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Debunking False Claims Related to Medicaid Expansion Enrollment in Virginia

Conservative critics of the Affordable Care Act’s Medicaid expansion are noting strong enrollment in Virginia’s Medicaid expansion to revive a debunked claim that the expansion puts state budgets at risk. They claim that Virginia’s enrollment is exceeding expectations and that states expanding Medicaid therefore can’t accurately forecast the effect on their budgets. In reality, while Virginia’s enrollment occurred more quickly than expected due in large part to state outreach and enrollment strategies, it still remains in line with forecasts.

When Virginia began signing people up for Medicaid last November (for coverage beginning this January), expansion critics seized on news stories noting strong initial enrollment. The main reason for the strong numbers, however, was Virginia’s strategies that helped it enroll large numbers of eligible people quickly and efficiently. These include using available data to identify people already participating in SNAP (food stamps), who are certain to be eligible for Medicaid, and connecting them with coverage, and moving people previously covered under limited Medicaid benefits waivers (such as the Commonwealth’s family planning services waiver) into expansion coverage.

Virginia’s use of these efficient strategies drove the enrollment of 200,100 Virginians in expansion coverage on January 1, 2019. But enrollment growth since then has been modest and, as of May 3, some 272,000 Virginians are enrolled in the expansion, the state reports. That’s well within the projections of Virginia analysts and other experts before the expansion began: the state’s Medicaid agency projected 400,000 people could gain coverage; the Urban Institute, a total Medicaid enrollment increase of 423,000 people; and Virginia’s Joint Legislative Audit and Review Commission, about 300,000 in expansion coverage.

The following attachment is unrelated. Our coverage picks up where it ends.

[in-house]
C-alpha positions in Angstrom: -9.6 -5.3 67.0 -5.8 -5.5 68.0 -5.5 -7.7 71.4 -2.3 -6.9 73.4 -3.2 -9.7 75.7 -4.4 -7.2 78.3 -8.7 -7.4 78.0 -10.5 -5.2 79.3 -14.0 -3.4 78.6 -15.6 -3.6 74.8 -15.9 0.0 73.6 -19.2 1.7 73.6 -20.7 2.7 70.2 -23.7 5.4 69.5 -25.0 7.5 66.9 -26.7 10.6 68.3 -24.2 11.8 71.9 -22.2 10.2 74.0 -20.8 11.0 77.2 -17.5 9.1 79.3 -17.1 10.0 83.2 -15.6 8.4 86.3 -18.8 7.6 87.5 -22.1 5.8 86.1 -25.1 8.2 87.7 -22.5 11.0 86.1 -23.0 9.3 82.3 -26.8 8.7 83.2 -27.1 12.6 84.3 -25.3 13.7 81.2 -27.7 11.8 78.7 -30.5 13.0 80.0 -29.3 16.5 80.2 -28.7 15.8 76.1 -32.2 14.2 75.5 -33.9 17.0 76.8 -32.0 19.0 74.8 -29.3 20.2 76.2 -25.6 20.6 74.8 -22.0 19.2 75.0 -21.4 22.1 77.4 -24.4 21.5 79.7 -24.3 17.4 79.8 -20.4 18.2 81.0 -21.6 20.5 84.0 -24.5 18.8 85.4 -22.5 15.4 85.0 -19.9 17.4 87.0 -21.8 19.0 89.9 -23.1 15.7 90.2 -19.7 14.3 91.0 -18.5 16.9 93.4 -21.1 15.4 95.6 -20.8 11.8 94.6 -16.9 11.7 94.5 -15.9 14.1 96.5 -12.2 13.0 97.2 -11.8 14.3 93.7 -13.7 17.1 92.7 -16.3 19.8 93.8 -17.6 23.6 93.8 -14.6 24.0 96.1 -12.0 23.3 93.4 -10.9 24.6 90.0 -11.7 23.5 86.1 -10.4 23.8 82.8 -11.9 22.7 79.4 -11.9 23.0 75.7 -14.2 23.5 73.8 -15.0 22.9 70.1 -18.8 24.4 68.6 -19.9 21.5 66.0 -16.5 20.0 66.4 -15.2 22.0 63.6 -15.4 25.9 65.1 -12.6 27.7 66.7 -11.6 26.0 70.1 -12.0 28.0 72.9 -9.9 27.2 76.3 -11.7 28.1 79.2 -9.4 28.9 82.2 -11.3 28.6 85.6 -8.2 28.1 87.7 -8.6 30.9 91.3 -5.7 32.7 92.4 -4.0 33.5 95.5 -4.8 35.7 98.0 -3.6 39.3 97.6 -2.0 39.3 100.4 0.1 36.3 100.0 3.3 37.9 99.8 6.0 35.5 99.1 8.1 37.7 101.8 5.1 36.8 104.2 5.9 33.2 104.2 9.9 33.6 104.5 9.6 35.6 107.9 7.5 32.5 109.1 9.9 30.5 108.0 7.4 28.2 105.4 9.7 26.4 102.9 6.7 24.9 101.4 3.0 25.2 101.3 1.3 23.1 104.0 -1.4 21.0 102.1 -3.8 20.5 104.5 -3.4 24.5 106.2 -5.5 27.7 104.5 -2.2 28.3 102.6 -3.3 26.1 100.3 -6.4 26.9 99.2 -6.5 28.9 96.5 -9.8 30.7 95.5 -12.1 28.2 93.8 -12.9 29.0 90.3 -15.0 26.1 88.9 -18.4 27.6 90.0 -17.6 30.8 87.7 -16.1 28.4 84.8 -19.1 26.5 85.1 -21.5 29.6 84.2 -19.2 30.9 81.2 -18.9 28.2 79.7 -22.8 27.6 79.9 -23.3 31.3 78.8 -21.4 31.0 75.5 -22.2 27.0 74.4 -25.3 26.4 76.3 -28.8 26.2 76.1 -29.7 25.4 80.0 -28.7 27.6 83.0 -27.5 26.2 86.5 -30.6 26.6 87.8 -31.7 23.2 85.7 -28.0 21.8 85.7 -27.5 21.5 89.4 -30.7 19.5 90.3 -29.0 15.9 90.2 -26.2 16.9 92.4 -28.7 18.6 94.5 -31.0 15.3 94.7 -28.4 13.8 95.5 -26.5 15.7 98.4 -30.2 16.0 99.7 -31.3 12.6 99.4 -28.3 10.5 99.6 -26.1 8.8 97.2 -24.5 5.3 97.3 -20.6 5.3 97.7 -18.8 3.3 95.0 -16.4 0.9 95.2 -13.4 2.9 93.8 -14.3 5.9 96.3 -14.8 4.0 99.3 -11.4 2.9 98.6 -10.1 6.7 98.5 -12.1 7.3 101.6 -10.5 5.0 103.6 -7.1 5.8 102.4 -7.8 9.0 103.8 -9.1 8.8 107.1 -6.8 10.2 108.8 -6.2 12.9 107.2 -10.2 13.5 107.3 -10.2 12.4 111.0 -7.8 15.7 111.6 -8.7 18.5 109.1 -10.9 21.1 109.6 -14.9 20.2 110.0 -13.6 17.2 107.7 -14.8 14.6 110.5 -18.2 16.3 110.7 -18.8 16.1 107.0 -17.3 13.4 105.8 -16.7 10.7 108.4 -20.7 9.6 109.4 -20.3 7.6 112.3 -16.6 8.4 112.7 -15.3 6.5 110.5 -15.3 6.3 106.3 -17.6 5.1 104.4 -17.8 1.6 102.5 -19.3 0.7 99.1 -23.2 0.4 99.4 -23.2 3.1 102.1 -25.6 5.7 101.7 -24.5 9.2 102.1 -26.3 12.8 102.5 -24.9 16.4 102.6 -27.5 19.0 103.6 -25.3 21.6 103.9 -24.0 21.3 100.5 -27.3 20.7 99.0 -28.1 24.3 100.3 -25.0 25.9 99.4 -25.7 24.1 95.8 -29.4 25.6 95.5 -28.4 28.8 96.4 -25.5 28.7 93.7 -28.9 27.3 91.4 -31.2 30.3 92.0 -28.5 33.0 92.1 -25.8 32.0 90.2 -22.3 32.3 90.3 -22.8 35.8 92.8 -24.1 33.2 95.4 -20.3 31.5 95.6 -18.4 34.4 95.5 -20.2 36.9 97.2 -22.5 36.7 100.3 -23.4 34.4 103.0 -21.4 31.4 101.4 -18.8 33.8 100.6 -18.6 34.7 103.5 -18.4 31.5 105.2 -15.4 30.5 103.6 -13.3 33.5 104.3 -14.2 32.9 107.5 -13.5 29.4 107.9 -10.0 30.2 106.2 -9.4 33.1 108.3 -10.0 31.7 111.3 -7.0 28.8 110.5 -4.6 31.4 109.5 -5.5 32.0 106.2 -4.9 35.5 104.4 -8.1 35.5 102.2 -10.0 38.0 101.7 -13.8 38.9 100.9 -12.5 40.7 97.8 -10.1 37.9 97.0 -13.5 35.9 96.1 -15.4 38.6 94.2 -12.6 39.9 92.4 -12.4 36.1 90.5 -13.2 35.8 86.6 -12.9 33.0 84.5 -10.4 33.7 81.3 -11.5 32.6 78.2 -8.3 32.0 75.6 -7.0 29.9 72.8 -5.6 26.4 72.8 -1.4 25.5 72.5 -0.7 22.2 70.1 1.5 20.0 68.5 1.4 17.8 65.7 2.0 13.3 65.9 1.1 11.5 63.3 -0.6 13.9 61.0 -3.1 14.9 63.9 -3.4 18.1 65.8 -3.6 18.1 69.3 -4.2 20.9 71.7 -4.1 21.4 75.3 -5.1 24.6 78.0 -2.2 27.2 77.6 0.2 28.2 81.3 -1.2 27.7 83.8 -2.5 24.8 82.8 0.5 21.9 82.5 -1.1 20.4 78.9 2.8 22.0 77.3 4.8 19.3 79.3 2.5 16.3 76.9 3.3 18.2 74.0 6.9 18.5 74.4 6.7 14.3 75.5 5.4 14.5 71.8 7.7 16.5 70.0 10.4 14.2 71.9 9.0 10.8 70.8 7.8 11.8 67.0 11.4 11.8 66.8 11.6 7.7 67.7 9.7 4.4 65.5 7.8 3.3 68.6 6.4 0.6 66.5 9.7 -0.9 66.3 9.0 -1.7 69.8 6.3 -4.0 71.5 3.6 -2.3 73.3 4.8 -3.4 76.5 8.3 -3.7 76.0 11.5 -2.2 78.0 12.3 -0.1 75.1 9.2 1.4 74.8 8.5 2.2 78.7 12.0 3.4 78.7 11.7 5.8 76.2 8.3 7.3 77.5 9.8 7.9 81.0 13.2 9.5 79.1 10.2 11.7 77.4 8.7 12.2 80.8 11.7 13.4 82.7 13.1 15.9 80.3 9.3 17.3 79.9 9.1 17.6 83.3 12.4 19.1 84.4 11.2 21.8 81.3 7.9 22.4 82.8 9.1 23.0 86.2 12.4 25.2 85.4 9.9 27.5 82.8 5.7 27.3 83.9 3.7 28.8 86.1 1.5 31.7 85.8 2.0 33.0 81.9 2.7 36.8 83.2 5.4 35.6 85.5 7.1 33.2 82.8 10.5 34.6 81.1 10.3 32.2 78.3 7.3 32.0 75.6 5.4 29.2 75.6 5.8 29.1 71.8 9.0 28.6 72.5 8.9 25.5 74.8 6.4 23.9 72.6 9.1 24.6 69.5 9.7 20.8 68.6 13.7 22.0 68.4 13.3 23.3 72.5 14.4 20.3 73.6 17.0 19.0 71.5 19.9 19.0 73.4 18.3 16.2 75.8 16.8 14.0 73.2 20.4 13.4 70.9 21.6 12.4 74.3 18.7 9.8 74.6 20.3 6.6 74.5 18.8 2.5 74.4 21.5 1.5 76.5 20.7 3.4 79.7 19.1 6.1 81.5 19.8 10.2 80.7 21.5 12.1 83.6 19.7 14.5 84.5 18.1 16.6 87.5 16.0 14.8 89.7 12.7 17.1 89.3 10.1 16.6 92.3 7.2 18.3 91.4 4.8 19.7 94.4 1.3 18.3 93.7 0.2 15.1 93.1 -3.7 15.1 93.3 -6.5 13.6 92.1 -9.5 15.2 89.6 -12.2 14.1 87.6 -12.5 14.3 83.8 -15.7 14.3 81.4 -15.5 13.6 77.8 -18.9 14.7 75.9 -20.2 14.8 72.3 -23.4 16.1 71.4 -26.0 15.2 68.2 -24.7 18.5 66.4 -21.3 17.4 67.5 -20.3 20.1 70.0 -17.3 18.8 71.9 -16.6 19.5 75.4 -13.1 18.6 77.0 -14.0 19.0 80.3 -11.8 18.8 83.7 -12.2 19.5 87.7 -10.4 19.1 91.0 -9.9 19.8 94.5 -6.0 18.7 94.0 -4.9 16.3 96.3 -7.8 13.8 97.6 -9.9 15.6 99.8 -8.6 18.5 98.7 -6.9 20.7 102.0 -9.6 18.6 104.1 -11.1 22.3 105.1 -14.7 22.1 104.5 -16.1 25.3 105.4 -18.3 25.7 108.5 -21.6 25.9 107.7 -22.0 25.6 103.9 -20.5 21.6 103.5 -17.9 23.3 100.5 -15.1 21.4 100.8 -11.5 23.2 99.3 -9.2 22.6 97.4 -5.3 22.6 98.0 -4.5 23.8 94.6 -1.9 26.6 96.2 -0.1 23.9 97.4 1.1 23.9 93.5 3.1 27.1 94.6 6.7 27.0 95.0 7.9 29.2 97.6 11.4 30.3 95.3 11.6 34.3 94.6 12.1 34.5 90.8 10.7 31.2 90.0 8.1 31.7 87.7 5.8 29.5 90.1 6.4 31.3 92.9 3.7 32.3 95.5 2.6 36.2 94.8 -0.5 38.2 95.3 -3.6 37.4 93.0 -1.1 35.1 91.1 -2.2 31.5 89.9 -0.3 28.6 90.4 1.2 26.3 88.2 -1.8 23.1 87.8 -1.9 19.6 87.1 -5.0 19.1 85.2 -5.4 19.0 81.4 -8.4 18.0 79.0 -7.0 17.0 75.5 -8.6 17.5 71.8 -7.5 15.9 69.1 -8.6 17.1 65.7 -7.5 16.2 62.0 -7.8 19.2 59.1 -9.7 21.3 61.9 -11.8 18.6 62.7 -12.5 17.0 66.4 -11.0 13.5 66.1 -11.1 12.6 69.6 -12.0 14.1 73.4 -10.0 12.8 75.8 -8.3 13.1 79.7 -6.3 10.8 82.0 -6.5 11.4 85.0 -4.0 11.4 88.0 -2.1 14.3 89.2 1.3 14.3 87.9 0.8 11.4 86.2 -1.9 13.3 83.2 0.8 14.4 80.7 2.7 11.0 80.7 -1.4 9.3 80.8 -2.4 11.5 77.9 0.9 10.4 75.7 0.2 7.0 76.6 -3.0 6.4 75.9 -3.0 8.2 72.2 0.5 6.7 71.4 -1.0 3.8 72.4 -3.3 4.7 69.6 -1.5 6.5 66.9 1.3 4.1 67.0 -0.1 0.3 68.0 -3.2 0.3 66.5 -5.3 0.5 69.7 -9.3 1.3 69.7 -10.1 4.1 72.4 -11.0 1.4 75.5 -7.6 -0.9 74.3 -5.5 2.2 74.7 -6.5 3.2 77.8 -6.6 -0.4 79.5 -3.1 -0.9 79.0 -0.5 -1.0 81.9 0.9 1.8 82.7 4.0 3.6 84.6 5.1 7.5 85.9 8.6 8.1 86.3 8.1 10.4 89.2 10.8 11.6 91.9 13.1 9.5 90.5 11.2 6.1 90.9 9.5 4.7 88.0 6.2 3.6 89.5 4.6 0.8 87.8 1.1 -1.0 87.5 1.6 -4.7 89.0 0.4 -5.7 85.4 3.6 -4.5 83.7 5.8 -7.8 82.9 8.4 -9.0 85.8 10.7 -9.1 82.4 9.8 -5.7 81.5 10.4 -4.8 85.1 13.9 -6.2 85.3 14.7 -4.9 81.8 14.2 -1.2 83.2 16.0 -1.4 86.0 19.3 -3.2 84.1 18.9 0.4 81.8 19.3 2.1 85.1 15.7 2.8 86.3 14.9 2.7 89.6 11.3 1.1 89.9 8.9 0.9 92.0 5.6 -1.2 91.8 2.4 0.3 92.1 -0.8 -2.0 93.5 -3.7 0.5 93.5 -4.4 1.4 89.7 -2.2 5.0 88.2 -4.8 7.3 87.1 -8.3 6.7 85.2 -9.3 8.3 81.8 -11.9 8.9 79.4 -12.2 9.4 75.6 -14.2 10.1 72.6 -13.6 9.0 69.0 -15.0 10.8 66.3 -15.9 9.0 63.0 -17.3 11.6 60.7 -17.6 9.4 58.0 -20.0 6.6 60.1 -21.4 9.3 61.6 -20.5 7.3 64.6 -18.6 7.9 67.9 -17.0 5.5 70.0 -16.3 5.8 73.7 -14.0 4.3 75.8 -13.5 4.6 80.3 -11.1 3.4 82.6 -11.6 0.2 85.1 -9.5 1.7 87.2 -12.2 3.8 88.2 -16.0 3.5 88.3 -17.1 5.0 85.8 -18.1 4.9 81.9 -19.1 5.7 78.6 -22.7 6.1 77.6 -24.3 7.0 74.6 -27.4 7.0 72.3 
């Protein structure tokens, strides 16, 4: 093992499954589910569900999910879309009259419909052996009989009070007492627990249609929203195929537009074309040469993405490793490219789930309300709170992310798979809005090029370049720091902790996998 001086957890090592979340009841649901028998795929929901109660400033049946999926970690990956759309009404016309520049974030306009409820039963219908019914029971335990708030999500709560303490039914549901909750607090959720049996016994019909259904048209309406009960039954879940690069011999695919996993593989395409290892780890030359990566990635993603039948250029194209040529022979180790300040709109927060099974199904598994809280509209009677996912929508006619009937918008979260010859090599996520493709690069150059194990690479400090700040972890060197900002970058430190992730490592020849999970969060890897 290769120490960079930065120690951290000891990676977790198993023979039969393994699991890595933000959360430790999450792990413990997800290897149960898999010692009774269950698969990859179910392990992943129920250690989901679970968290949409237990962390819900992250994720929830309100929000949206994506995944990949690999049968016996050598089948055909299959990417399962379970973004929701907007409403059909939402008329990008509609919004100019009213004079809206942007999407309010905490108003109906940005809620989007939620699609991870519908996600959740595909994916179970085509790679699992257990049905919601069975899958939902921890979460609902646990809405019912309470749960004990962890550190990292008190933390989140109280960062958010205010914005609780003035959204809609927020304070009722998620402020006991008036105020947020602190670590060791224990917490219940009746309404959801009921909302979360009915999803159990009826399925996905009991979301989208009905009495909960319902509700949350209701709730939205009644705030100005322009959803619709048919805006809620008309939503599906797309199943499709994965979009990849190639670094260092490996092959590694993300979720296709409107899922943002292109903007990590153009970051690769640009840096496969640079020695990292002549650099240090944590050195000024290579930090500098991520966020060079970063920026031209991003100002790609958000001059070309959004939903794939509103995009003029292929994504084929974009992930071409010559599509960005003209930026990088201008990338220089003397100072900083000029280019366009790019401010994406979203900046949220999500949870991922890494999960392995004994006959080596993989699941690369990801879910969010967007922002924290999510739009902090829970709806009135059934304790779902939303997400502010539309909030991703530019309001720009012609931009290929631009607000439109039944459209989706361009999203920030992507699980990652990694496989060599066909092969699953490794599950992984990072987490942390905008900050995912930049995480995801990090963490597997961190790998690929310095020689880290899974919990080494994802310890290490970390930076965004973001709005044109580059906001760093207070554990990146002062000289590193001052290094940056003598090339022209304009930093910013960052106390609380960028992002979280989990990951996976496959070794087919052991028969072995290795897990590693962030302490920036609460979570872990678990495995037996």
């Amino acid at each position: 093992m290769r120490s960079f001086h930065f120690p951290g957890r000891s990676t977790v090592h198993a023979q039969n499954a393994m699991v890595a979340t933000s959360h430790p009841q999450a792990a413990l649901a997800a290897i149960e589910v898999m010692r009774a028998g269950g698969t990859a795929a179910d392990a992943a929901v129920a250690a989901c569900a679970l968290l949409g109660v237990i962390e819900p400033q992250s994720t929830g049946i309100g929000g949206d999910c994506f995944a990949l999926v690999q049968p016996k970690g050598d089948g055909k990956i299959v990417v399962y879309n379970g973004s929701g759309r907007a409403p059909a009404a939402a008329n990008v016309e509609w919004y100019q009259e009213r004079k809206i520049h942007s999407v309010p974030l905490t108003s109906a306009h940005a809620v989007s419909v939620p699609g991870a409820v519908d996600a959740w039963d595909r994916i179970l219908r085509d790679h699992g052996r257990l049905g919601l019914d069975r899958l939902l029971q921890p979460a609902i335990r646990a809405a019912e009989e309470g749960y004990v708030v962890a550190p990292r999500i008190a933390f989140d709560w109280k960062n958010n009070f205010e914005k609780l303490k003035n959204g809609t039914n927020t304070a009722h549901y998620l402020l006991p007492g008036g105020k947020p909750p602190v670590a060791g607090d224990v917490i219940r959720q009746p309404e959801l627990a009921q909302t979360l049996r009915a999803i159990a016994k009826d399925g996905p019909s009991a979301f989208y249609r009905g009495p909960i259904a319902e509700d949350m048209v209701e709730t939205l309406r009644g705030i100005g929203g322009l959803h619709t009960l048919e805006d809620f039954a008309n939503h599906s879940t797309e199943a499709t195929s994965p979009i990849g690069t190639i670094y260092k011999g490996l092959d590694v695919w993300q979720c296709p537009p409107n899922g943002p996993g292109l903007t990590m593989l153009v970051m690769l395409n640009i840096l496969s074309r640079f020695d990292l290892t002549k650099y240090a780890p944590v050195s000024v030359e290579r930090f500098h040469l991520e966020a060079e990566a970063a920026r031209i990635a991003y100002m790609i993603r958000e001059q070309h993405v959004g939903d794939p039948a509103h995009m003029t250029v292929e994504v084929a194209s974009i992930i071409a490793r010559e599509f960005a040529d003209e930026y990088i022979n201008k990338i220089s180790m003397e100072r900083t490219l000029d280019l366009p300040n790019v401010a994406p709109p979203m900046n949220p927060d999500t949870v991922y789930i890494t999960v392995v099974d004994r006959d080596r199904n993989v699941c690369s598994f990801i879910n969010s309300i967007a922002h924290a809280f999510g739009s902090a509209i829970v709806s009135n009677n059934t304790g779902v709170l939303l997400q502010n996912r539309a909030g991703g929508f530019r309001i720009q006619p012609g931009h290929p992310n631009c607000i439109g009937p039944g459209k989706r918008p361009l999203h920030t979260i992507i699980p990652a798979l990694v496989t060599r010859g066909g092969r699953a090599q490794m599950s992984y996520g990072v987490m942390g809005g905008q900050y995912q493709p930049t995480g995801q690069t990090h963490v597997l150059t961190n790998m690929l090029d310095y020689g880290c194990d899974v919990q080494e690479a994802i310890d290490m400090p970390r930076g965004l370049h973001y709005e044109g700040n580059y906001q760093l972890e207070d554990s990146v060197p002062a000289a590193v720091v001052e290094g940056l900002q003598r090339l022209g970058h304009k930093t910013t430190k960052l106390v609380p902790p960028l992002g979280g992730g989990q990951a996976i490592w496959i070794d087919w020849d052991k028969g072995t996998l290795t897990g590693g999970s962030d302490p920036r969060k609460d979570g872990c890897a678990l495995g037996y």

Expansion critics have long claimed that higher-than-expected enrollment poses a threat to state budgets, but we and others have debunked that claim. “Claims that the costs of Medicaid expansion have far exceeded expectations are overstated, misleading, and substantially inaccurate, based on a review of the credible evidence from either academic or government sources,” concluded one review of expansion cost studies.

Many states have found that expansion has saved them money because, as more people gain coverage, states can spend less on programs that serve the low-income uninsured population, like state mental and behavioral health programs. States that levy a tax on the managed care plans that serve Medicaid beneficiaries have collected more revenue. What’s more, Virginia is one of a group of states that are using the revenue from an increase in a state tax on health care providers to fund the entire state share of expansion costs.

As policymakers in North Carolina and elsewhere continue to debate whether to expand Medicaid, they should look to the established research showing that Medicaid expansion has led to large coverage gains and improved health outcomes for beneficiaries, all without negatively affecting state finances.